I was in Paris that day and was shocked to learn what had happened. Before the game, I was having drinks in a bar near the stadium, where Chelsea and PSG fans enjoyed a great night of football together. Like you said, the actions by a small minority are indefensible, but it did feel like the media paid much more attention because Chelsea ‘fans’ were involved.

Only a few months later, a group of Manchester United supporters were caught singing anti-Semitic songs on a train back from a football match. That incident was reported in a couple of local newspapers, but no major news agency picked up on the story. These incidents are equally horrible and it should not matter who is involved. It goes without saying that I fully support lifelong banning orders. It’s important to remember that these people do not represent their club’s fan base.

Jake: 'anything Bournemouth & Leicester do, we can better' Can't we?
Jake: ‘anything Bournemouth & Leicester do, we can better’ Can’t we?

But you’ve had great success in recent years. What have been your own highs as Chelsea supporter? I suppose this season is the obvious low.

Winning the Champions League in 2012 has to be the best memory I have as a Chelsea fan. We had come so close in previous years, and winning it the way we did, against all odds, is something that will never be repeated.

Another special day was at Bolton in 2005, when Frank Lampard secured Chelsea’s first Premier League title in 50 years – the start of a great era for Blues fans.

And from a long list of contenders, who are the greatest players you’ve seen in Chelsea colours?

Chelsea have had so many world-class players over the last decade and beyond, but Didier Drogba, John Terry and Frank Lampard in particular are right up there. They were leaders on and off the pitch and lived through some of Chelsea’s greatest moments together. Not being able to replace two of them properly is one of the main reasons we are struggling so much this season.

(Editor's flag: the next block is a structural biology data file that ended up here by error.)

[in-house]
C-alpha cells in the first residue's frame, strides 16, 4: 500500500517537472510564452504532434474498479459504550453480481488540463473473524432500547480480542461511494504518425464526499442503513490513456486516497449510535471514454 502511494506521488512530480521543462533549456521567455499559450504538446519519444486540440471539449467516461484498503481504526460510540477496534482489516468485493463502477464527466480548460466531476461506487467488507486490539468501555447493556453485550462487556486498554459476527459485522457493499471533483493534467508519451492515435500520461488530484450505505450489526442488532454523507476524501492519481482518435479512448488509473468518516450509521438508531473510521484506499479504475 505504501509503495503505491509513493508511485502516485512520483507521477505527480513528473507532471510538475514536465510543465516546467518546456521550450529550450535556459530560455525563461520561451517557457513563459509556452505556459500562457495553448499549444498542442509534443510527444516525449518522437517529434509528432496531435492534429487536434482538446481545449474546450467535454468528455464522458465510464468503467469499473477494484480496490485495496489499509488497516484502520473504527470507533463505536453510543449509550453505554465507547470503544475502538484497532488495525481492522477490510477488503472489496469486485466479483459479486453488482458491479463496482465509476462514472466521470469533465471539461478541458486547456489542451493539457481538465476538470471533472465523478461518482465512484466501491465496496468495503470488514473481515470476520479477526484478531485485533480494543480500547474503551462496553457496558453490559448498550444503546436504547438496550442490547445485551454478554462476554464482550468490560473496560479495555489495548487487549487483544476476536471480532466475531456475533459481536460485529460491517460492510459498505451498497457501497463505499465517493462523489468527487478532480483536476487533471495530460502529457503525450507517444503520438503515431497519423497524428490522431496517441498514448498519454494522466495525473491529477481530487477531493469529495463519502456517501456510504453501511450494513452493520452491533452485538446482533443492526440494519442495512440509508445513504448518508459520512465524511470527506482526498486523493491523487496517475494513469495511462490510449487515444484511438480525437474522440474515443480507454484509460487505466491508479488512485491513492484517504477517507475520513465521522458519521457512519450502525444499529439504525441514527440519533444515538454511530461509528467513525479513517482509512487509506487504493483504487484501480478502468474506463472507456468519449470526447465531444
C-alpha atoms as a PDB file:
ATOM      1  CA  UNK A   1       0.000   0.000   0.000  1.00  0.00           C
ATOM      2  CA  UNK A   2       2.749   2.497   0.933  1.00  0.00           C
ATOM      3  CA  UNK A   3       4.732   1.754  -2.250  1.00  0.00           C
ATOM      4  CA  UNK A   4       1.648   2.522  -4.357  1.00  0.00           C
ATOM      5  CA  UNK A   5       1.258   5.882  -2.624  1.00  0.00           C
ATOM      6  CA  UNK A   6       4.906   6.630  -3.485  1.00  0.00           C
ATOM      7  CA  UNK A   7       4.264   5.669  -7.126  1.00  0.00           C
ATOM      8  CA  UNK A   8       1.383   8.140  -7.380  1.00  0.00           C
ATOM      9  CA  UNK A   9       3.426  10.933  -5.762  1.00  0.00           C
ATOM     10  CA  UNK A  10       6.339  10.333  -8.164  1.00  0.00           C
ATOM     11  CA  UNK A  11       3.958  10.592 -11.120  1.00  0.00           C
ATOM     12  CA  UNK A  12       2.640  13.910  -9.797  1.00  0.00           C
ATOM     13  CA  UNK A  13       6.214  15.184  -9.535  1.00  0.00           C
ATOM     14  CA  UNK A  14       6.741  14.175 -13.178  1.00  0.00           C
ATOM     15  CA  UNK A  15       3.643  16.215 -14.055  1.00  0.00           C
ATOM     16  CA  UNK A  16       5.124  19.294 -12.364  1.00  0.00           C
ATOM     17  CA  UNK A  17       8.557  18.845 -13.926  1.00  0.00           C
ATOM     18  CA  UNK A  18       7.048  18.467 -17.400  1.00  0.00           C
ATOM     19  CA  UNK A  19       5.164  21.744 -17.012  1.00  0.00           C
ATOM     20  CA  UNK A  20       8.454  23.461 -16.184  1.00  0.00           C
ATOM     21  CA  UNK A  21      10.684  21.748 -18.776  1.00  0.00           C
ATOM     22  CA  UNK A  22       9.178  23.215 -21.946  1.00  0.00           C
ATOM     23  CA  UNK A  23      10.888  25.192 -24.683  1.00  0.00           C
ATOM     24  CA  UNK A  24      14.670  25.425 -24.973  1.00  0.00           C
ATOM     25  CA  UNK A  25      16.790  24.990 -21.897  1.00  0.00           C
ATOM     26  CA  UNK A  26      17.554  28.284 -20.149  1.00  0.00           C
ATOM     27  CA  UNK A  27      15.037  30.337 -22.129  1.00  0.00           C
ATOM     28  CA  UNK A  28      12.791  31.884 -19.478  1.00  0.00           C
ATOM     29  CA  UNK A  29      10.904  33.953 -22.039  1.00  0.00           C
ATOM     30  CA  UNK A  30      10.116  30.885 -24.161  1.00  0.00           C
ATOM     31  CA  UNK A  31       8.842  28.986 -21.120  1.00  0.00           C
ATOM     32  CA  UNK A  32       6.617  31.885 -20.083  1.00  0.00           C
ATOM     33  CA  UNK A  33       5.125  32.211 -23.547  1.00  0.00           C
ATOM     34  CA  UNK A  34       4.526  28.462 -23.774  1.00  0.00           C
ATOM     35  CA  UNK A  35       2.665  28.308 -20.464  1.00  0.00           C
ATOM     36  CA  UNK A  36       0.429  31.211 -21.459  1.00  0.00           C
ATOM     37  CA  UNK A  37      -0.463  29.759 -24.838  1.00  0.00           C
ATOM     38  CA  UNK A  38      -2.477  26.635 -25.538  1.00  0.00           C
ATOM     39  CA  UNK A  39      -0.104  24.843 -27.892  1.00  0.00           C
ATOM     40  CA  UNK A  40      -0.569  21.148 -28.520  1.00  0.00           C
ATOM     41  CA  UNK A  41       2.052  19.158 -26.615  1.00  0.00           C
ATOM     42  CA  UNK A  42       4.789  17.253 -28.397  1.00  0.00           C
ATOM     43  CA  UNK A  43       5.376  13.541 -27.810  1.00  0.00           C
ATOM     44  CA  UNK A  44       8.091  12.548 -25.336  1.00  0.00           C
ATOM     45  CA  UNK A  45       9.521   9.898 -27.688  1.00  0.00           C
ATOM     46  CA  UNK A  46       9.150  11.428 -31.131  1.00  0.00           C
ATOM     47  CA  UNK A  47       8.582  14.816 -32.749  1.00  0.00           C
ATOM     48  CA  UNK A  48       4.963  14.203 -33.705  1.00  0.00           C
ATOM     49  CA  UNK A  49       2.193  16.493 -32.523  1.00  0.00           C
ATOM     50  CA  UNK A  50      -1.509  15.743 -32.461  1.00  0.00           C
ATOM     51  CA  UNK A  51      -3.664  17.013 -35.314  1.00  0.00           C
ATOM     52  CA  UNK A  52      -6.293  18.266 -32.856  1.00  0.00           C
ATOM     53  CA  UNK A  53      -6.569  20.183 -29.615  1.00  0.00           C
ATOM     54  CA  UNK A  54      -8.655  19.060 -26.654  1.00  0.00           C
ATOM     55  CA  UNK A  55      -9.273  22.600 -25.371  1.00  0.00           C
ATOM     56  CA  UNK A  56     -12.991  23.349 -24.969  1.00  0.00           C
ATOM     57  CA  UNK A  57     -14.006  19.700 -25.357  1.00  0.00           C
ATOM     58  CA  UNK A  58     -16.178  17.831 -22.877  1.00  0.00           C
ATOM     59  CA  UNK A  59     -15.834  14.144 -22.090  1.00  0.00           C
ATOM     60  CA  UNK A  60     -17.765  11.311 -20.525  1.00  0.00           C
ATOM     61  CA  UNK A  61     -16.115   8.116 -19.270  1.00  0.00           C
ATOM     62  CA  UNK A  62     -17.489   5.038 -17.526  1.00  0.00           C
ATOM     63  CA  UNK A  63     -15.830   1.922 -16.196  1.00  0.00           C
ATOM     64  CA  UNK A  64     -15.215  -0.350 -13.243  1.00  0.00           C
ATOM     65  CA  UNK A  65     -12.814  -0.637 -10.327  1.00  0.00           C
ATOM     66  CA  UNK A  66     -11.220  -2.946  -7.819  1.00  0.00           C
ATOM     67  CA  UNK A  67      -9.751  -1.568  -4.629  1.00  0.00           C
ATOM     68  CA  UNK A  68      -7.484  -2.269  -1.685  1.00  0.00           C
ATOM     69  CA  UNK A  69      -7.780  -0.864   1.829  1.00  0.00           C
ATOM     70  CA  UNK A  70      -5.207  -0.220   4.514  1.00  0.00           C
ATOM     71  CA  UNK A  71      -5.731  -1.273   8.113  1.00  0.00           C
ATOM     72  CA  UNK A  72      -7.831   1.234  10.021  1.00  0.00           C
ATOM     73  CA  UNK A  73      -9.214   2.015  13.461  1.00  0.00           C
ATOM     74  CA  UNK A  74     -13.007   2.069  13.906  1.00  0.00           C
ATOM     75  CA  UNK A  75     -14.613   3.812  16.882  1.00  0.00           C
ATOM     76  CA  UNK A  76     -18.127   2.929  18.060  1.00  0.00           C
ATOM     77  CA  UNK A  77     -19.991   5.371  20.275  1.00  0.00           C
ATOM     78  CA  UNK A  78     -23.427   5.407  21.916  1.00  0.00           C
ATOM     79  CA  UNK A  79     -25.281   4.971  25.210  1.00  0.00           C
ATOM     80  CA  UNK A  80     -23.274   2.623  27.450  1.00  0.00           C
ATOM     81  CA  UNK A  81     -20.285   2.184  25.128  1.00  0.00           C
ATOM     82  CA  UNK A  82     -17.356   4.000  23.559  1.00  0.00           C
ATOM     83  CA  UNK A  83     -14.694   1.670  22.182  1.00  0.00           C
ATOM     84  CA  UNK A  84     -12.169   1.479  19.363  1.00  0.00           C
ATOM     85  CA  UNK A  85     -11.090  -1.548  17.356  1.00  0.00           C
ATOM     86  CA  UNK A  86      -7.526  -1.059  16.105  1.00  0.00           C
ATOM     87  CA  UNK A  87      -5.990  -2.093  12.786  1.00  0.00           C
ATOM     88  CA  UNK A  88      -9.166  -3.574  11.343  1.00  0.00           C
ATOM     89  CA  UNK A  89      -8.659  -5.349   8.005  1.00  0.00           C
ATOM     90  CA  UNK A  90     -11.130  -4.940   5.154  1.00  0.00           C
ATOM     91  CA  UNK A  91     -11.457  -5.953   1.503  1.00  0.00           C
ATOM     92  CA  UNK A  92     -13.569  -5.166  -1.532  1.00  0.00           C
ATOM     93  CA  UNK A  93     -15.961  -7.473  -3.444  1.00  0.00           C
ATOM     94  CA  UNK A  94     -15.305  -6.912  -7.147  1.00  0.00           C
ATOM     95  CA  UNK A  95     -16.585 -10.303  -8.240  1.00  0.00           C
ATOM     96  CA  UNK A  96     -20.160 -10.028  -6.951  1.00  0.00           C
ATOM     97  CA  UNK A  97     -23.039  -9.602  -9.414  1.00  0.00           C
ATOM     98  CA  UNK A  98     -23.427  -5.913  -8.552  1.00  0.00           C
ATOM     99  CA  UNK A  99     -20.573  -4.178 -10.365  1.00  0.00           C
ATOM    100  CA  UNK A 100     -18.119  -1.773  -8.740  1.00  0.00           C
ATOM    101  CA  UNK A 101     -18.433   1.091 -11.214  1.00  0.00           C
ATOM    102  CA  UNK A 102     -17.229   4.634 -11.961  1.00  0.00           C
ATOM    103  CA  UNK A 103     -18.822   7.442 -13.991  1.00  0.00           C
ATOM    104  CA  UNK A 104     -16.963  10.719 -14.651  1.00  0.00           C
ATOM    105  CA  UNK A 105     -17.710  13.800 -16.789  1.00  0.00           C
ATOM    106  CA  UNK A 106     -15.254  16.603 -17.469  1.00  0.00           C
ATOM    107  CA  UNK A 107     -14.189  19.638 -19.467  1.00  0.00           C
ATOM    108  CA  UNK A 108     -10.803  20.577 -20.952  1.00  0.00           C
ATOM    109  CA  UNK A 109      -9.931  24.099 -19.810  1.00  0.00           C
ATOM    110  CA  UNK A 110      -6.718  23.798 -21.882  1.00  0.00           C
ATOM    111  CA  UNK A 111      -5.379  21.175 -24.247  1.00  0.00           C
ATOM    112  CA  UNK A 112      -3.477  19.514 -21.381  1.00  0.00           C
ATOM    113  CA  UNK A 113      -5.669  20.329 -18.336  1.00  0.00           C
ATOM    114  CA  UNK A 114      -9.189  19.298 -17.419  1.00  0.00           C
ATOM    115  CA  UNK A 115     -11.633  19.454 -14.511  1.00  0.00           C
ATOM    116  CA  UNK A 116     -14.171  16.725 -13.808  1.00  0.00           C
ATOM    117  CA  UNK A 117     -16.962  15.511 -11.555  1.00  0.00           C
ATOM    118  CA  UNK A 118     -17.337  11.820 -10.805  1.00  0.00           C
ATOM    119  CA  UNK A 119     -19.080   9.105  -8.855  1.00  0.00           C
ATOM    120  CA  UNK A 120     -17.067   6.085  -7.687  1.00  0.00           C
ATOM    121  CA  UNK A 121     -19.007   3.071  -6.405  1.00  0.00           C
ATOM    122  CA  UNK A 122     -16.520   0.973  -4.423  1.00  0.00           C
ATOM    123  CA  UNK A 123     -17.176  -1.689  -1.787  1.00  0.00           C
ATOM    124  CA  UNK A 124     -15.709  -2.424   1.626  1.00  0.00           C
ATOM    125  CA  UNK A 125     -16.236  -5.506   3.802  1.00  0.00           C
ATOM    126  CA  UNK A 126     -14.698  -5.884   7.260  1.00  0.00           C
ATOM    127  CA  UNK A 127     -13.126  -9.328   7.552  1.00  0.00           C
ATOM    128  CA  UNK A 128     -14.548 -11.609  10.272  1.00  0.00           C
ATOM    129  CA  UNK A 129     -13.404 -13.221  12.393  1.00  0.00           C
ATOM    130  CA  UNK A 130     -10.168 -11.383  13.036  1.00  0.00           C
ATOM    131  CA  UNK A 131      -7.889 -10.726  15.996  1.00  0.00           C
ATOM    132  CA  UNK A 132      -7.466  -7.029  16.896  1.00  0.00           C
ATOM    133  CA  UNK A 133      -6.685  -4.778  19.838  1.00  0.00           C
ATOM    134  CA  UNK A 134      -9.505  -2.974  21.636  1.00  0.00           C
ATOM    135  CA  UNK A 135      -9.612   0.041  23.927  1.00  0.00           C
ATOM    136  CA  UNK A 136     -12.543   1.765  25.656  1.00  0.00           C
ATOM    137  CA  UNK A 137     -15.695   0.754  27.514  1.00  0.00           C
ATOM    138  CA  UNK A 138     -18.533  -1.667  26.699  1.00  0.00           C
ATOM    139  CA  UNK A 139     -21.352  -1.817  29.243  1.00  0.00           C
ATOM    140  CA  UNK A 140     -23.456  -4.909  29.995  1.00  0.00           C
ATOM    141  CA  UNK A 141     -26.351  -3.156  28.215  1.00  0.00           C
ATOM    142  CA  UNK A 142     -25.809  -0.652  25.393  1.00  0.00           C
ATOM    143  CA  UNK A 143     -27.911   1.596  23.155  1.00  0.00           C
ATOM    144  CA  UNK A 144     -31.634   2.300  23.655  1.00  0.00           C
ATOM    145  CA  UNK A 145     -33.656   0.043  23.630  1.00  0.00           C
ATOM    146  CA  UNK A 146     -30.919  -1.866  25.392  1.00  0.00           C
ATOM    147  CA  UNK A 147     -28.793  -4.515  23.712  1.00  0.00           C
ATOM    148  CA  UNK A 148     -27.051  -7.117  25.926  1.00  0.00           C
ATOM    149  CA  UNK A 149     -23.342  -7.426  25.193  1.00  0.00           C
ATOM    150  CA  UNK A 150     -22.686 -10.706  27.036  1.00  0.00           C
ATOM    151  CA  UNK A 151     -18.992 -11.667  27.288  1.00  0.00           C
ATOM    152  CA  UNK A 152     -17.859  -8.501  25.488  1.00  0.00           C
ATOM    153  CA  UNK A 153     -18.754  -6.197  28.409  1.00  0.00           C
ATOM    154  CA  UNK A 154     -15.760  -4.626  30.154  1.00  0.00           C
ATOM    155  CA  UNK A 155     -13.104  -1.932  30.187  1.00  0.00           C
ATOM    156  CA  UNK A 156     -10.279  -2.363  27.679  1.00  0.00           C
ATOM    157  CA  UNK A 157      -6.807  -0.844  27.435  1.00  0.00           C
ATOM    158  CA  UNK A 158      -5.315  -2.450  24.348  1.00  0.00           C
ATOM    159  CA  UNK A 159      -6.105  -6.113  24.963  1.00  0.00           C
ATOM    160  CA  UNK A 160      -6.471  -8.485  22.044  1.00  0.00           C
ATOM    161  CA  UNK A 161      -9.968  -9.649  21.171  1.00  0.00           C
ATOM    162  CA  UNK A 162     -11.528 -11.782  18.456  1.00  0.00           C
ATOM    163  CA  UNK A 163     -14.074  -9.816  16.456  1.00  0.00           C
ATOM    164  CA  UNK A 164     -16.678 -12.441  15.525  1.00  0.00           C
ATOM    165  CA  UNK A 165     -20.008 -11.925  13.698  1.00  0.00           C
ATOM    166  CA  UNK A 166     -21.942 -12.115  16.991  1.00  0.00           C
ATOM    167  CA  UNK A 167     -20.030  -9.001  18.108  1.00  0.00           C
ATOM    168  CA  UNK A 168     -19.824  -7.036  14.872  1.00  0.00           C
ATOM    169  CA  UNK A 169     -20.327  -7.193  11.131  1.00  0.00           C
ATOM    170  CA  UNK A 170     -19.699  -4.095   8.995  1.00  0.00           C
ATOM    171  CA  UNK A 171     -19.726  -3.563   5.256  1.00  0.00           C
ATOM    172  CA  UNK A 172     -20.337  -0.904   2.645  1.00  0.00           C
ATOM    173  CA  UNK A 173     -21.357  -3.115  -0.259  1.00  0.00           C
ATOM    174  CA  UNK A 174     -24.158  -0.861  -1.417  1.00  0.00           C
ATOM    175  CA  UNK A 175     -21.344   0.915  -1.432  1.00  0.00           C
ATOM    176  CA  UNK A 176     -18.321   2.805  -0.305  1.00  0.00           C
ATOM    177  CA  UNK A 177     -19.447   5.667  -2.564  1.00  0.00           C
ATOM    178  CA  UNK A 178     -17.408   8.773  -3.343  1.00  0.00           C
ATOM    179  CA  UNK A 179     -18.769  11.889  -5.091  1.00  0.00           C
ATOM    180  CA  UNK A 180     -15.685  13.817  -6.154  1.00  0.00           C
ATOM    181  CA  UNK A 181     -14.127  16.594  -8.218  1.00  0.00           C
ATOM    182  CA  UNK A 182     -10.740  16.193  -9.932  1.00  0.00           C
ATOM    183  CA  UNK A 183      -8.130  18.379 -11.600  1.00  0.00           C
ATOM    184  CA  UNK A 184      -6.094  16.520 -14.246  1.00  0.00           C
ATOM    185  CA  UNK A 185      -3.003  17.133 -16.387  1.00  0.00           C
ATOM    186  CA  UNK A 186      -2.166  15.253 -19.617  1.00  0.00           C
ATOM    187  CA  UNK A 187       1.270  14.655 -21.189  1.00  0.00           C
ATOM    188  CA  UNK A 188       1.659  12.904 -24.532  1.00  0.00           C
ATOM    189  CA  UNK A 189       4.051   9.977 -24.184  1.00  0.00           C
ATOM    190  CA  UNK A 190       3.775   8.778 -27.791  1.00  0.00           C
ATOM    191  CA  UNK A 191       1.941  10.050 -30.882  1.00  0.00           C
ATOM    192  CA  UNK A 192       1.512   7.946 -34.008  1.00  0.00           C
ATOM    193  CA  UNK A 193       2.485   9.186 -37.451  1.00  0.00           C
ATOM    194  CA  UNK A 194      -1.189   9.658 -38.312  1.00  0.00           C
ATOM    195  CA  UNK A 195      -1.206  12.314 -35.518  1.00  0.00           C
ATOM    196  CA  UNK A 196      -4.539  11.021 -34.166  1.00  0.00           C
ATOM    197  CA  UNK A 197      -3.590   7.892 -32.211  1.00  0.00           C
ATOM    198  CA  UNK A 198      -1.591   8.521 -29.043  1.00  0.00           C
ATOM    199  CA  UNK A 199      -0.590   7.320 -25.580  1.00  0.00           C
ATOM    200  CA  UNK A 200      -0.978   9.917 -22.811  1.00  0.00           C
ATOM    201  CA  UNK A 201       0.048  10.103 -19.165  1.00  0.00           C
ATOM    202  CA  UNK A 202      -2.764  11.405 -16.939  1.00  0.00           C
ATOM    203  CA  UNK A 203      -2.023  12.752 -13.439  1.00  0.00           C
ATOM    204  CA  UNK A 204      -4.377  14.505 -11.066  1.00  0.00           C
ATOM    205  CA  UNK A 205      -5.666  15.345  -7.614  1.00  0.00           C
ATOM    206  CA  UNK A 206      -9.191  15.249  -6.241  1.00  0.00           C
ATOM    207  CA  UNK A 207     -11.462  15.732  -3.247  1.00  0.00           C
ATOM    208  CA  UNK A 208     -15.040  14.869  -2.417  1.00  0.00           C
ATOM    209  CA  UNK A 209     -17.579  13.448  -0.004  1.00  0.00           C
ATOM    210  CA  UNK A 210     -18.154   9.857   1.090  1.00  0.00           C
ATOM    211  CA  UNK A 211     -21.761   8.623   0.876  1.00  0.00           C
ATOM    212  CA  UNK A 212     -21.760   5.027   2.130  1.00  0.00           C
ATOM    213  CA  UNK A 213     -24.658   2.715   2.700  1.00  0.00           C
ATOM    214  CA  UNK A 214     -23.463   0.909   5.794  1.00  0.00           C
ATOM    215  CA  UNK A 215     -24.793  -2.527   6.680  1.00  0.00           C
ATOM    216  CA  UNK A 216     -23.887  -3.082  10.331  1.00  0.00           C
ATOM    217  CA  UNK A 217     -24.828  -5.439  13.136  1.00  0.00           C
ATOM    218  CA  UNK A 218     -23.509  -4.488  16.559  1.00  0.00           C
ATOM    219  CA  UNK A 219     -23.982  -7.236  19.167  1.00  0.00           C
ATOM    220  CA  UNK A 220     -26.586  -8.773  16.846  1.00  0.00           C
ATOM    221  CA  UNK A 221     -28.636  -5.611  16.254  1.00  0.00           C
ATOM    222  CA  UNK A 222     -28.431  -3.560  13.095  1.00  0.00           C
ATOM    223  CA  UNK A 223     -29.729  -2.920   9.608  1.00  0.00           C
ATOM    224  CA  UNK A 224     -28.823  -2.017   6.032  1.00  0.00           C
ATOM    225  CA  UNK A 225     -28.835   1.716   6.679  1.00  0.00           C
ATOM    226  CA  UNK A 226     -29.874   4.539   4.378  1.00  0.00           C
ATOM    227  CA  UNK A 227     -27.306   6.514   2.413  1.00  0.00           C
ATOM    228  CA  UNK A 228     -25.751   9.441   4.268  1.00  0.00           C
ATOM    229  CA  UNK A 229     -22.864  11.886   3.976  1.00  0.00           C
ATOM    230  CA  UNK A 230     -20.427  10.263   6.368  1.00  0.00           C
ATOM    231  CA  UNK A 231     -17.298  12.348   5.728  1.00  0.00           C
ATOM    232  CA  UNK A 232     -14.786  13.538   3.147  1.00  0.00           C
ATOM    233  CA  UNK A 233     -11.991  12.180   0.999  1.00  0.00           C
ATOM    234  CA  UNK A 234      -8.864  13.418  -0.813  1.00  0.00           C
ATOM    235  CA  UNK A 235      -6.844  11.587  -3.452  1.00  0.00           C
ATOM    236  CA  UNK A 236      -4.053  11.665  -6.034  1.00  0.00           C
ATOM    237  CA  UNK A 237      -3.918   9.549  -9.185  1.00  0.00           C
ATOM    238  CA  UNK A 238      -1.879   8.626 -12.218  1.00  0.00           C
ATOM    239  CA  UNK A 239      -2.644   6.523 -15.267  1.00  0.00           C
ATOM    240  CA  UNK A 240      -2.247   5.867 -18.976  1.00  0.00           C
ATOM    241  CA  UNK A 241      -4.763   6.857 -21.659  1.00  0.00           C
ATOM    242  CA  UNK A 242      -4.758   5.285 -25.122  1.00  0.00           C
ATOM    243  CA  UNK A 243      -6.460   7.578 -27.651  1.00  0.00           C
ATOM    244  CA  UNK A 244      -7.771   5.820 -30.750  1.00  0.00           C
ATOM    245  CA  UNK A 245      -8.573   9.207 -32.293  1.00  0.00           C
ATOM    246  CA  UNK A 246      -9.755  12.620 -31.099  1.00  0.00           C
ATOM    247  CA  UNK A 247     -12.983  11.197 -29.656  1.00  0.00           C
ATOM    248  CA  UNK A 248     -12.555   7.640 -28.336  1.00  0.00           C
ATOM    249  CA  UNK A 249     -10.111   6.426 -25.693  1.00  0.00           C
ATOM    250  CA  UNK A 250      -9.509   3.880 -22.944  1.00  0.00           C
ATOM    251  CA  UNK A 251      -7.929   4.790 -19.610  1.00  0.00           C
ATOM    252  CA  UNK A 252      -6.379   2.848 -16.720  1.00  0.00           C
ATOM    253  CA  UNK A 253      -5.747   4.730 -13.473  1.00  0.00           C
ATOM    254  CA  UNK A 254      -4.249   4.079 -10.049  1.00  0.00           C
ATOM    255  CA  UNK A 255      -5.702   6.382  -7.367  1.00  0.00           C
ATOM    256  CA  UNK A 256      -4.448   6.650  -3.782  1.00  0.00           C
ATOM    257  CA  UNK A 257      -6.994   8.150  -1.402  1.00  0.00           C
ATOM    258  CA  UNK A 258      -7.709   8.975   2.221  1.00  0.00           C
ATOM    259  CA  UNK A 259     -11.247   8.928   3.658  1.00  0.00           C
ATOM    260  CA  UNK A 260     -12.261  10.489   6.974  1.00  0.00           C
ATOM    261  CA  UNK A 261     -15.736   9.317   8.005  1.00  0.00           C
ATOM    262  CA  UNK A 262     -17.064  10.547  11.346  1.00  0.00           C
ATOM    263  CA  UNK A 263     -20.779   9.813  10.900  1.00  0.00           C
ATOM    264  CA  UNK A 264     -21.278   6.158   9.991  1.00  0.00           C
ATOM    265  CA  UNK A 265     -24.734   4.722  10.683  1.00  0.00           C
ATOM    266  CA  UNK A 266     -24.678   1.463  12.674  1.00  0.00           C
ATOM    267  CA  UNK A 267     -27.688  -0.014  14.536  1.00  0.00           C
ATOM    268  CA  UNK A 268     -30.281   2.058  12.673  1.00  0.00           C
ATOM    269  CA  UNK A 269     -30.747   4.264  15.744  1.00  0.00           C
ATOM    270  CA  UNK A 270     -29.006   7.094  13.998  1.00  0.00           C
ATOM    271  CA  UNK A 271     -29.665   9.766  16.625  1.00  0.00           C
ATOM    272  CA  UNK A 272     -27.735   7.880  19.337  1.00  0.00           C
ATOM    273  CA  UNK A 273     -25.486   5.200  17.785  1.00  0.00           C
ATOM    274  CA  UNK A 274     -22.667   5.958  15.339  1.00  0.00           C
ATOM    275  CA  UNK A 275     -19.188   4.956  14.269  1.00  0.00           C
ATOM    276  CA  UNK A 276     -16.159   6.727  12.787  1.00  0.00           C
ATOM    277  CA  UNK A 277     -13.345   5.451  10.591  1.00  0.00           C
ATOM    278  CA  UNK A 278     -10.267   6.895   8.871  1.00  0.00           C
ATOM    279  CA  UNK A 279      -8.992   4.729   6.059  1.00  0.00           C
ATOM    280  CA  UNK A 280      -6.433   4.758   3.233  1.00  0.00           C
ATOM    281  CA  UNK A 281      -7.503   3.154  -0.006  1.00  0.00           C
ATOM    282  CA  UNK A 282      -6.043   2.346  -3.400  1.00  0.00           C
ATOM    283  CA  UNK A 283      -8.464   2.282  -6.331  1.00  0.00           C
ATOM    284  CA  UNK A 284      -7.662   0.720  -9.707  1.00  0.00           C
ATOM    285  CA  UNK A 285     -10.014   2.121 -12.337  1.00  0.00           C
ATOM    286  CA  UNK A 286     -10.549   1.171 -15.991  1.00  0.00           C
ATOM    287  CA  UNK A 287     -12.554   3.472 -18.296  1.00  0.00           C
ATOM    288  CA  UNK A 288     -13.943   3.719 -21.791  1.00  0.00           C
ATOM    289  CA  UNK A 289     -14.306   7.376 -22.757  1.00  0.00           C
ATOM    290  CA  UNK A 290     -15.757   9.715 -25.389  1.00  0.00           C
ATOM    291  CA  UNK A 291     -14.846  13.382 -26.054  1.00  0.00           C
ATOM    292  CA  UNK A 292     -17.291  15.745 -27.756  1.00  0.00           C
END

Name any player/s who should never have been allowed near Stamford Bridge.

Khalid Boulahrouz, Tal Ben Haim, Minerio, Papy Djilobodji

And how badly do you need a big ground?

I think it’s essential for Chelsea to build the new stadium. Some pictures were released by the club last week and the concept looks stunning.

Tell us what you think about Sunderland – the club, the fans, the city & region, Big Sam.

It’s clear that fans up north are very passionate about their football clubs, and the Stadium of Light is always rocking. There’s a real fight within Sunderland and you always seem to avoid the drop. Big Sam is a decent manager and I think he will keep you guys up this season.

Would any of our players have a cat in hell’s chance of making your bench, even this season?

Jake's take on Yann the Man!
Jake’s take on Yann the Man!

Yann M’Vila has been a great signing for Sunderland. As things stand, I would even have him in our team ahead of Cesc Fabregas. I’d also have DeAndre Yedlin on the bench to challenge Branislav Ivanovic for a spot at right-back.

What will be the top four in order?

1. Manchester City
2. Arsenal
3. Manchester United
4. Tottenham Hotspur

Don’t feel obliged to spare our feelings: who is going down and where will our clubs finish if not already mentioned?

Premier League new boys Bournemouth won’t survive; they will be followed to the Championship by Newcastle and Aston Villa. Sunderland will finish in 16th, Chelsea in 8th.

Diving, the feigning of injury, trying to get opponents booked or sent off, crowding the ref. Is it high time we recognised cheating and boorishness as part of the game and just tried to get our players to do it better – or is it still something we should aim, to stamp out?

I would never encourage players to cheat, not even to our own advantage. Diving has gotten so much worse over the last couple of years and the football authorities should maybe be thinking about suspensions. The problem is, how do we prove it?

What single step should the authorities take to improve the lot of ordinary fans?

Ticket prices are ridiculous these days. Proper fans are being priced out while more and more tourists and corporates visit the big football stadiums in England. If we’re not careful, the next generation of football supporters won’t be able to afford to go to football matches and the atmosphere will die.

Will you be at our game and what will be the score?

Unfortunately not, but I will be keeping my fingers crossed for a Chelsea home win. 2-1